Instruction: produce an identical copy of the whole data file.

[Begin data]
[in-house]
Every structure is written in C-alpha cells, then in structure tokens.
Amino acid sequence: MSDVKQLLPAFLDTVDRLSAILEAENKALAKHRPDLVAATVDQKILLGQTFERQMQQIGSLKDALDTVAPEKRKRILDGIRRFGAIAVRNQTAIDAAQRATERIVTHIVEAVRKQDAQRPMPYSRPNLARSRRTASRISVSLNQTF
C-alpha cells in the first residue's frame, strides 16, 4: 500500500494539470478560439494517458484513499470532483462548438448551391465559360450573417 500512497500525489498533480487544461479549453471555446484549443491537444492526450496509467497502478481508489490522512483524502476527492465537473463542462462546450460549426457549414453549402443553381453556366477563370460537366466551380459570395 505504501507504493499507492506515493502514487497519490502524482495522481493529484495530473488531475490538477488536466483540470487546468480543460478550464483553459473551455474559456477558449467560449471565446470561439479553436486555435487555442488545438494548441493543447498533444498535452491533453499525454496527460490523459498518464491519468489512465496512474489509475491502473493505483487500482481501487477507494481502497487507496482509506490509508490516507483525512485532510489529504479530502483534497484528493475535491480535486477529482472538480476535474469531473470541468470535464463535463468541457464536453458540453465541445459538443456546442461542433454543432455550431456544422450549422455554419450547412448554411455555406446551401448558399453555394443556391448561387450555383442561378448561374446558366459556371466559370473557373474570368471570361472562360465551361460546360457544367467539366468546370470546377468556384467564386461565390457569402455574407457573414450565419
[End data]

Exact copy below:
[in-house]
Every structure is written in C-alpha cells, then in structure tokens.
Amino acid sequence: MSDVKQLLPAFLDTVDRLSAILEAENKALAKHRPDLVAATVDQKILLGQTFERQMQQIGSLKDALDTVAPEKRKRILDGIRRFGAIAVRNQTAIDAAQRATERIVTHIVEAVRKQDAQRPMPYSRPNLARSRRTASRISVSLNQTF
C-alpha cells in the first residue's frame, strides 16, 4: 500500500494539470478560439494517458484513499470532483462548438448551391465559360450573417 500512497500525489498533480487544461479549453471555446484549443491537444492526450496509467497502478481508489490522512483524502476527492465537473463542462462546450460549426457549414453549402443553381453556366477563370460537366466551380459570395 505504501507504493499507492506515493502514487497519490502524482495522481493529484495530473488531475490538477488536466483540470487546468480543460478550464483553459473551455474559456477558449467560449471565446470561439479553436486555435487555442488545438494548441493543447498533444498535452491533453499525454496527460490523459498518464491519468489512465496512474489509475491502473493505483487500482481501487477507494481502497487507496482509506490509508490516507483525512485532510489529504479530502483534497484528493475535491480535486477529482472538480476535474469531473470541468470535464463535463468541457464536453458540453465541445459538443456546442461542433454543432455550431456544422450549422455554419450547412448554411455555406446551401448558399453555394443556391448561387450555383442561378448561374446558366459556371466559370473557373474570368471570361472562360465551361460546360457544367467539366468546370470546377468556384467564386461565390457569402455574407457573414450565419